Creating A Small Set

For the final shot, Brian wanted to take all of the information taught in this tutorial and use it to stage and light a complex set. In the end, he was able to come away with a great looking image straight out of the camera but with a little bit of Photoshop, he was able to perfect it into something portfolio worthy. 

This Download Includes:

  • 9 Video Files (25 GB, 1080p 23.98fps h.264 mp4 files)
  • Over 13 Hours of Content
  • All High Res Images Included 
  • Brian's Full Story
  • Intro to Post Production
  • 7 Unique Final Photographs
  • Brian's Entire Post Production Workflow
  • Access to Brian's secret The Hero Shot Facebook Group

FREE LESSON

If you want to learn how Brian Rodgers Jr. works and his teaching style, we have uploaded a free stand alone lesson to Youtube. In the video below, Brian teaches you how you can light an entire liquor bottle with just one speedlight and some clever photoshop compositing. This video should give you an idea on how Brian approaches his photography and will give you a better idea of how this entire tutorial is laid out. 

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57 Comments

Previous comments
david Smoke's picture

Hello that s insane and very professionnel but i am not understand why he is using jpeg in workflow not raw . can someone please explain for me and thx :)

Brian Rodgers Jr.'s picture

david elyse That's a great question. I always shoot RAW, edit RAW and often use smart objects in my retouching workflow. I never shoot and edit off of JPEGS, ever. The reason I'm using JPEGs in this tutorial mainly for two reasons. First and foremost, the Fstoppers crew asked me to use the same exact files that would be provided to student who purchase the tutorial so they can more easily follow along. The second being that providing the actual RAW files would make the download way too large to distribute. I mention all of this in the tutorial, but yes as a professional photographer and digital artist, I always shoot and edit from RAW files with no exceptions. Hopefully this makes sense. Cheers 🍻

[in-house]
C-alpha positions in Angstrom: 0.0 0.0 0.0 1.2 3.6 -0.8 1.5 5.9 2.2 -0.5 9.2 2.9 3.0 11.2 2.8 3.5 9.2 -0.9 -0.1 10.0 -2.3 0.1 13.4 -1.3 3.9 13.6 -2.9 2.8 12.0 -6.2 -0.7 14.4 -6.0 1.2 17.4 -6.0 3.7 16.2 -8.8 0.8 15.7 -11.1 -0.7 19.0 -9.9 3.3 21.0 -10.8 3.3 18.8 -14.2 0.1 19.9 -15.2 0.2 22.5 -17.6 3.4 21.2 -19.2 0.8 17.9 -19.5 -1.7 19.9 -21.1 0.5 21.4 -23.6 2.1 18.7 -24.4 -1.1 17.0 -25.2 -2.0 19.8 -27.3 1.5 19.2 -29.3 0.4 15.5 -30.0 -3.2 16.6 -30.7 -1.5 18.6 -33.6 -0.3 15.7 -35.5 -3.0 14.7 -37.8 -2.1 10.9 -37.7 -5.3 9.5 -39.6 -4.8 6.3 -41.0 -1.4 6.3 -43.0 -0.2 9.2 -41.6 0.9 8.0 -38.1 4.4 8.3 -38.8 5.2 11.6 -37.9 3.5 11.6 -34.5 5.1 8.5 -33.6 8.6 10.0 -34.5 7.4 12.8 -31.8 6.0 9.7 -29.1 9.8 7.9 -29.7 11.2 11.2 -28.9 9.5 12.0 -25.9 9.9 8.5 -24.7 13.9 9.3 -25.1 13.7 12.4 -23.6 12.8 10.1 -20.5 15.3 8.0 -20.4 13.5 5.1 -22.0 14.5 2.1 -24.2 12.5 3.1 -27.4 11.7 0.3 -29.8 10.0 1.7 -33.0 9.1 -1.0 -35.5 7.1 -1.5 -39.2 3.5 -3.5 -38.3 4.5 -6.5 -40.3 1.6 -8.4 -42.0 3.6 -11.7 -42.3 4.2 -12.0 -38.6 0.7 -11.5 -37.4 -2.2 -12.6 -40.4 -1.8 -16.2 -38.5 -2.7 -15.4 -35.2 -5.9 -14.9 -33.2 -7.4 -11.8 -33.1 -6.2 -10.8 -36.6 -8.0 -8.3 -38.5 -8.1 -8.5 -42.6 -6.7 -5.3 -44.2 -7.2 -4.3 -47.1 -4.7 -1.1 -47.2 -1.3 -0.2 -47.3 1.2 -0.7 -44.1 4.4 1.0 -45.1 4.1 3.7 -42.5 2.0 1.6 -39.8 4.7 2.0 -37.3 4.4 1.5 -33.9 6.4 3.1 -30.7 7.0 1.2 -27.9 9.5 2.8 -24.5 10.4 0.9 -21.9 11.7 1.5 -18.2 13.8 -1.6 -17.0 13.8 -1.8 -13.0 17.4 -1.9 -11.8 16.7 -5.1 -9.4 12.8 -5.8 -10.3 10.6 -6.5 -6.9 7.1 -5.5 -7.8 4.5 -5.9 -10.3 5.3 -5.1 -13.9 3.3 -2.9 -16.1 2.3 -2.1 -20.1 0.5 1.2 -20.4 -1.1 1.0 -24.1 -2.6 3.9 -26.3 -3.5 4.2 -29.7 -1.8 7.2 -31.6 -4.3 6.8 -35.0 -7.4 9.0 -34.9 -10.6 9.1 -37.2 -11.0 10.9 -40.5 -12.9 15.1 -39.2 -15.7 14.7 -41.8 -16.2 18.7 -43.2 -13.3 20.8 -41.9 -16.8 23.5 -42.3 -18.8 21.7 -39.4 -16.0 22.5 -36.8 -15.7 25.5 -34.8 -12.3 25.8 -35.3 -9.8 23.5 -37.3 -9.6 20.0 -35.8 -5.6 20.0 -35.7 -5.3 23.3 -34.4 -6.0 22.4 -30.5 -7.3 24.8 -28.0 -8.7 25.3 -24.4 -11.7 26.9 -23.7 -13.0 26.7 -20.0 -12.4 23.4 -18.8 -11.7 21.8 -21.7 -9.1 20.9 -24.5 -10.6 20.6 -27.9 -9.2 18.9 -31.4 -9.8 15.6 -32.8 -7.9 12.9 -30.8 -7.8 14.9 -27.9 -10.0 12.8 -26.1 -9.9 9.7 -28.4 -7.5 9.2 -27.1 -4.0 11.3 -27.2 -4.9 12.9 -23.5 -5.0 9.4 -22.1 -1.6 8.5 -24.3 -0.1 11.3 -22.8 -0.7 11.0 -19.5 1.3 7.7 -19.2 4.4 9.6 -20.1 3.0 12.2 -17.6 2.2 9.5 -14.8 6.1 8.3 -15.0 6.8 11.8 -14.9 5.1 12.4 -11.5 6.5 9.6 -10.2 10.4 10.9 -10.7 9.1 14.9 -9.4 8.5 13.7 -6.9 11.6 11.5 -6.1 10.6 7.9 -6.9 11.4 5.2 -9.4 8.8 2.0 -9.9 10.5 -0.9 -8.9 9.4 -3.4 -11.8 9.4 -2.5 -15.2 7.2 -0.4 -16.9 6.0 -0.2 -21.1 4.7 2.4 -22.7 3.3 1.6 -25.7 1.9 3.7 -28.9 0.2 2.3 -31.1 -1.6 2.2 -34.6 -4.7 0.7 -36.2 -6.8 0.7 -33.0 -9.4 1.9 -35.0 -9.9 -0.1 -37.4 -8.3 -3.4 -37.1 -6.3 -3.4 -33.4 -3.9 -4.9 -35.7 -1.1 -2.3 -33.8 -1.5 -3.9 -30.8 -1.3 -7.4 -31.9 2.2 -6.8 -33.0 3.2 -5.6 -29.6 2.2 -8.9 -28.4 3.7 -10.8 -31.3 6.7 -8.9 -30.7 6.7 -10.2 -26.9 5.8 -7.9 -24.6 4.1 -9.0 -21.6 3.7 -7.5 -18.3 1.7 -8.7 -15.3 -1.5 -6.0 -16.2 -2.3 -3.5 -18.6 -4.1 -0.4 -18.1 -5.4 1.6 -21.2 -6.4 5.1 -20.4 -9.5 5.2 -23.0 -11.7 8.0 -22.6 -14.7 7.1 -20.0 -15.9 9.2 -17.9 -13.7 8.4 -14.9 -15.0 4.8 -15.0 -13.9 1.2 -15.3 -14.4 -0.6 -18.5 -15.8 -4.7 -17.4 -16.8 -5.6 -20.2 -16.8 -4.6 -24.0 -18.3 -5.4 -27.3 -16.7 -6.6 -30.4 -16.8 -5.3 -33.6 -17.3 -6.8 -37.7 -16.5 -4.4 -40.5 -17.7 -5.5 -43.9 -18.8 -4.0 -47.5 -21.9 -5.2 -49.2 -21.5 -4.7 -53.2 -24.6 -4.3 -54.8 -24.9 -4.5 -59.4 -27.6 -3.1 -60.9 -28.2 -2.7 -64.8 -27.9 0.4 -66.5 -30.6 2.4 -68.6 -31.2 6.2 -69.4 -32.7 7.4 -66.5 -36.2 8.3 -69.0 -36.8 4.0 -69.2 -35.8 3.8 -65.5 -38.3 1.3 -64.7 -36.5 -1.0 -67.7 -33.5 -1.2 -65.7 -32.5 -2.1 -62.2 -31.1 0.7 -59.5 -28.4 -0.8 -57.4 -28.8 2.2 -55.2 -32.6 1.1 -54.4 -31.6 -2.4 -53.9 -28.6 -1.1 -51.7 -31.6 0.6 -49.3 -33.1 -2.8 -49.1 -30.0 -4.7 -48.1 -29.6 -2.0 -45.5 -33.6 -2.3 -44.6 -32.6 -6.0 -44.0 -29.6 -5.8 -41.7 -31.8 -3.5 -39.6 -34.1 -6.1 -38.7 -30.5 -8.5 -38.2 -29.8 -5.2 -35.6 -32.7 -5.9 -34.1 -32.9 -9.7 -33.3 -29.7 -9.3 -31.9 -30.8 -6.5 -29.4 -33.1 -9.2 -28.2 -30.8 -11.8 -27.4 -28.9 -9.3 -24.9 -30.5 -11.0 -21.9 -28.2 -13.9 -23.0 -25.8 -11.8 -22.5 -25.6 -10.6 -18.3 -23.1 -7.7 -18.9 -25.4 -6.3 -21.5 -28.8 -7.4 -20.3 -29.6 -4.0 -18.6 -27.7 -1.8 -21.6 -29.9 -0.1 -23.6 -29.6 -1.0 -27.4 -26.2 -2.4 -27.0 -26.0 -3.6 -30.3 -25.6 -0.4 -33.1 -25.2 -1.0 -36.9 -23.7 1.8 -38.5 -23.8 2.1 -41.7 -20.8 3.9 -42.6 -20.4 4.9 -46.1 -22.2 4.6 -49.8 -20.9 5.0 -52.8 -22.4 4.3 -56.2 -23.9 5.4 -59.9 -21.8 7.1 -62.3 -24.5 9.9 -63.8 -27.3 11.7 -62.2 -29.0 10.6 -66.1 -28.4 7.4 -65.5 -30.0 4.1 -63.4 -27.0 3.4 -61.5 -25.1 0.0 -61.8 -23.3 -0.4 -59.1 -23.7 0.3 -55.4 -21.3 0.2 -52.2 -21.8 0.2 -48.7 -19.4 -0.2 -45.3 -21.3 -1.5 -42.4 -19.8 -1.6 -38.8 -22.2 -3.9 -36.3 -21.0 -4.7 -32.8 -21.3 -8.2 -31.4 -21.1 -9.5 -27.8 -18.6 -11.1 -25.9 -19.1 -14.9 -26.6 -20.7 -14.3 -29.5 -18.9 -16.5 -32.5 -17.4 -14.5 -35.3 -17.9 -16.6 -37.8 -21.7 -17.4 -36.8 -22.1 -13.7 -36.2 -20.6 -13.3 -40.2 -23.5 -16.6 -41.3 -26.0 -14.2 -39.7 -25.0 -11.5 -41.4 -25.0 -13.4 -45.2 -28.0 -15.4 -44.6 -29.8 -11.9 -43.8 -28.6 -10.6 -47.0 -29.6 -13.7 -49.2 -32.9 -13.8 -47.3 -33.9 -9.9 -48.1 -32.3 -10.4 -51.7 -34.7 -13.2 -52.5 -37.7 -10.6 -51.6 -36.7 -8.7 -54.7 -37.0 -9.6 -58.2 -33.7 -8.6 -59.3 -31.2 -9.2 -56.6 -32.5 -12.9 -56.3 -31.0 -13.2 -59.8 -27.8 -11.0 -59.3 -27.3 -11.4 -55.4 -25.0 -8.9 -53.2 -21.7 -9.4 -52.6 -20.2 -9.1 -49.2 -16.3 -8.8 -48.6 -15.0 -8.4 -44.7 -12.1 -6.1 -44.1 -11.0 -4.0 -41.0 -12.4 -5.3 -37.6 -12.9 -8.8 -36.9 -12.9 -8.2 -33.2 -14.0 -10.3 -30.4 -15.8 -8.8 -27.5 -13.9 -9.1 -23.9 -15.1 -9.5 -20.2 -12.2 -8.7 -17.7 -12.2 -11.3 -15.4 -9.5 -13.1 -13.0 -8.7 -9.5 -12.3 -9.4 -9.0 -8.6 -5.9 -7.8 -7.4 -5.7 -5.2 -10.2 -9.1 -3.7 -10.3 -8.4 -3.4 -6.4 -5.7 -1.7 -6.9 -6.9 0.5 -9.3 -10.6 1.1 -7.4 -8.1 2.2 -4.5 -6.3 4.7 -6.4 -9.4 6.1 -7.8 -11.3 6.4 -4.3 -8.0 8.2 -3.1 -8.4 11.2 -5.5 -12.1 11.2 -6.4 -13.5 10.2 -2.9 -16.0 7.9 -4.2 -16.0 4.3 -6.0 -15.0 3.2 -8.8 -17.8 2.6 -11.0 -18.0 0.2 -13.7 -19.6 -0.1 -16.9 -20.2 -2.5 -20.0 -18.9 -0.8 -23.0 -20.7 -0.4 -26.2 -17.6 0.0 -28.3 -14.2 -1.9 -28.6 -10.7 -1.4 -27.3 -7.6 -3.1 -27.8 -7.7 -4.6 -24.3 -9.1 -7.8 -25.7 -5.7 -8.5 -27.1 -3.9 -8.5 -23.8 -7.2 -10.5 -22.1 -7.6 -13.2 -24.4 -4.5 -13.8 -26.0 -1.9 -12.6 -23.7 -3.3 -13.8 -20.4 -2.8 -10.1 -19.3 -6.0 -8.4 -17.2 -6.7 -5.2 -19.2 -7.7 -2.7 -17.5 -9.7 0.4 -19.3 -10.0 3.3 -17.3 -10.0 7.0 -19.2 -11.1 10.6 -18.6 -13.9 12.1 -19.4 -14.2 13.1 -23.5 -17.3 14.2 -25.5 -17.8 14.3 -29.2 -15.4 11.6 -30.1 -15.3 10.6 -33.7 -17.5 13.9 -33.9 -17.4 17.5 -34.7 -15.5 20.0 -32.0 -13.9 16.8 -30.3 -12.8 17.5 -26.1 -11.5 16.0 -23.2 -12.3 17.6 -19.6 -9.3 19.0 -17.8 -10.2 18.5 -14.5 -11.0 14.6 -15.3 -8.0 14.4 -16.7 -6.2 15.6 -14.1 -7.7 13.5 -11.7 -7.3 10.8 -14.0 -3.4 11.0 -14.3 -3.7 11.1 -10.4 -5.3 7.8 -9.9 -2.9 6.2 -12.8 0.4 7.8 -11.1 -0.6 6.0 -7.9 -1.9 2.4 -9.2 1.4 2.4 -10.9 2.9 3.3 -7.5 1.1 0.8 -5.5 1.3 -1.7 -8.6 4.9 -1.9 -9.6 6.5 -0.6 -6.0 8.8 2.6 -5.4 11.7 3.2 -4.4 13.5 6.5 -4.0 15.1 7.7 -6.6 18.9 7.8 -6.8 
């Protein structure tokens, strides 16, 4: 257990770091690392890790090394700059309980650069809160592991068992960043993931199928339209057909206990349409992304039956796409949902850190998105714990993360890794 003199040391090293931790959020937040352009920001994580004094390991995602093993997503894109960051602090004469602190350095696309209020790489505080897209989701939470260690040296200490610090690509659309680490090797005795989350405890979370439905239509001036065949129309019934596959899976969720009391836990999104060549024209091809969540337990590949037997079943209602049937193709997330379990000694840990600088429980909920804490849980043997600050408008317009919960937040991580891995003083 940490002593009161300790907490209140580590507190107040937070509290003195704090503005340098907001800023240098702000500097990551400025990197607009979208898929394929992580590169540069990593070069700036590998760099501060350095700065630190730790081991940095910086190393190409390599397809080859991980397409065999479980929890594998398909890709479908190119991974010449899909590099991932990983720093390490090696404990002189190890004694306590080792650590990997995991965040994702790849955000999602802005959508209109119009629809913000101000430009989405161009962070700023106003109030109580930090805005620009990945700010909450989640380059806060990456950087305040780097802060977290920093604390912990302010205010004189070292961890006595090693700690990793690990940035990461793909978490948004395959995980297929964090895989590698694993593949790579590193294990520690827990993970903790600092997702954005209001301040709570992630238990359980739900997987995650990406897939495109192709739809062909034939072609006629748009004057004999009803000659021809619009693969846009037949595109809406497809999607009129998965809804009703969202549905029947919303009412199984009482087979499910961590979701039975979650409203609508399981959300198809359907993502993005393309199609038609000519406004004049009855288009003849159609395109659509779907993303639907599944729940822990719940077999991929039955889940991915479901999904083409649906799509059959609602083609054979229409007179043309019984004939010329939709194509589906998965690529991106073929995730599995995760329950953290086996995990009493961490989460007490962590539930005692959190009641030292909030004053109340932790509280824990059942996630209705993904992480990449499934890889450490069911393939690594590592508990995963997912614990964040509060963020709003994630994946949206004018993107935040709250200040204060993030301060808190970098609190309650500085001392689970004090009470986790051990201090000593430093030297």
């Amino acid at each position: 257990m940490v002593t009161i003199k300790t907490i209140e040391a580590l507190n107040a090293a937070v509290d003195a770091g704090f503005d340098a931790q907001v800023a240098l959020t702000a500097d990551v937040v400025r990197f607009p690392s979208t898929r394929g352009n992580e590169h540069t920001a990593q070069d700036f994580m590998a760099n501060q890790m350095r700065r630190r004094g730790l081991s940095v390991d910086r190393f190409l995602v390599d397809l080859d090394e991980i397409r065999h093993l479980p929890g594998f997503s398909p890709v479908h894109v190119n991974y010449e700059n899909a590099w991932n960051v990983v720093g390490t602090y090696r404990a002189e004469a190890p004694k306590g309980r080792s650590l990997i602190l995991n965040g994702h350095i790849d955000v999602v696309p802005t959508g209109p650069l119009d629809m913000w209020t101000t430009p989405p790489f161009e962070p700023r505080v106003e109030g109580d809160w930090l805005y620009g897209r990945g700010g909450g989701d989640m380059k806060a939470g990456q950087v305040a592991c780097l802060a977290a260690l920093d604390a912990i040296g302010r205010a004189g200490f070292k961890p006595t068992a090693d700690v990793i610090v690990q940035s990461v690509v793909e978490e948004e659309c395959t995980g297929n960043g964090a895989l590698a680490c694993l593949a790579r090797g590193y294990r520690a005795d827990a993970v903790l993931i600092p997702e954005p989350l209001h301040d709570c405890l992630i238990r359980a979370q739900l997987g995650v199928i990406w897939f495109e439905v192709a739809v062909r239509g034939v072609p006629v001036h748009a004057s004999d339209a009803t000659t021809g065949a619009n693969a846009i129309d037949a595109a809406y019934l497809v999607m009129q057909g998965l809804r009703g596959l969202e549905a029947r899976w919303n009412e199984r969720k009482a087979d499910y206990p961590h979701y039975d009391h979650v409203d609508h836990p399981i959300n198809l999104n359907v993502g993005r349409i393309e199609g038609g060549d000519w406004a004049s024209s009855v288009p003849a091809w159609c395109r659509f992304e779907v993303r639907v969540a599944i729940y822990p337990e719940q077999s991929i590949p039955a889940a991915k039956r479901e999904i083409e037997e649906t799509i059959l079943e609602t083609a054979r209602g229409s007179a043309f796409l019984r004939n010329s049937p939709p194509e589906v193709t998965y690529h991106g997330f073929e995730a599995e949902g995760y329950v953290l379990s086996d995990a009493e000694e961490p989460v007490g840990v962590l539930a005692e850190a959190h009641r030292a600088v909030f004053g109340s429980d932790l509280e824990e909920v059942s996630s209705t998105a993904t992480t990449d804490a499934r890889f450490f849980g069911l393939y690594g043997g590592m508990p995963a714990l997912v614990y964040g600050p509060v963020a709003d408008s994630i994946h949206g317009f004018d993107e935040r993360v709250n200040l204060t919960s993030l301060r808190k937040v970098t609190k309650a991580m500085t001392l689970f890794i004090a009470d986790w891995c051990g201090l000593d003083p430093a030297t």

david Smoke's picture

thanks so much for your explain and you helped me a lot Brian Good luck :)

david Smoke's picture

Brian Please make for us another tutorial i like it so much for exmeple about your splash or aqueous photography i like it really . and Finally i have a question I read an article they said product photography gonna died in the future because of the new technologgy CGI i think it s not true just Exaggerated informations to give a look on CGI . Because the product photography it s a big industry and not every one can do it . he need a lot of informations with professionnel gears and skills . they said the Commercial product photography did not evolve with the advancement of brands and is expensive for big companies .i am not agree with them i think it s just a fake what you think about that and thanks

Brian Rodgers Jr.'s picture

Hey david elyse, I actually did film an advanced lesson involving splash! The new advanced lesson is in a new tutorial called The Well Rounded Photographer here on the Fstoppers website.

If you decide to purchase Fstoppers The Well Rounded Photographer tutorial, please consider using my affiliate link:  https://fstoppers.com/product/well-rounded-photographer-8-instructors-te... Purchasing this tutorial through my affiliate link will help me earn a small commission with no extra cost to you. This makes it possible for me to take on more educational projects like these while simultaneously supporting the future of Fstoppers.

In terms of CGI as it relates to product photography, I think CGI is an important skill to learn. Do I think that it will completely replace product photography? No, I don't. However, in commercial advertising product work, it is becoming more prominent creative asset. So it's not a bad idea to learn some CGI skills in addition to photography skills. Even with CGI becoming more prominent in the industry, The Hero Shot still holds a lot of merit because there are a lot of fundamentals that translate directly to 3D work and CGI. And even if you are using CGI to create 3D models, you'll still need post production skills and knowledge in Photoshop to complete an image. Not everything is done using 3D software, Photoshop is still a really important part of the process. And The Hero Shot covers that. Additionally, you can use a combination of actual photography mixed with CGI in order to create infinite creative possibilities.

Cheers 🍻

Brian Rodgers Jr.'s picture

For anyone interested: I filmed an advanced lesson on product photography that involves splash photography, how to freeze motion and how to composite splash into your product photography! This advanced lesson is featured in the tutorial called The Well Rounded Photographer here on the Fstoppers website.

If you decide to purchase Fstoppers The Well Rounded Photographer tutorial, please consider using my affiliate link: https://fstoppers.com/product/well-rounded-photographer-8-instructors-te... Purchasing this tutorial through my affiliate link will help me earn a small commission with no extra cost to you. This makes it possible for me to take on more educational projects like these while simultaneously supporting the future of Fstoppers.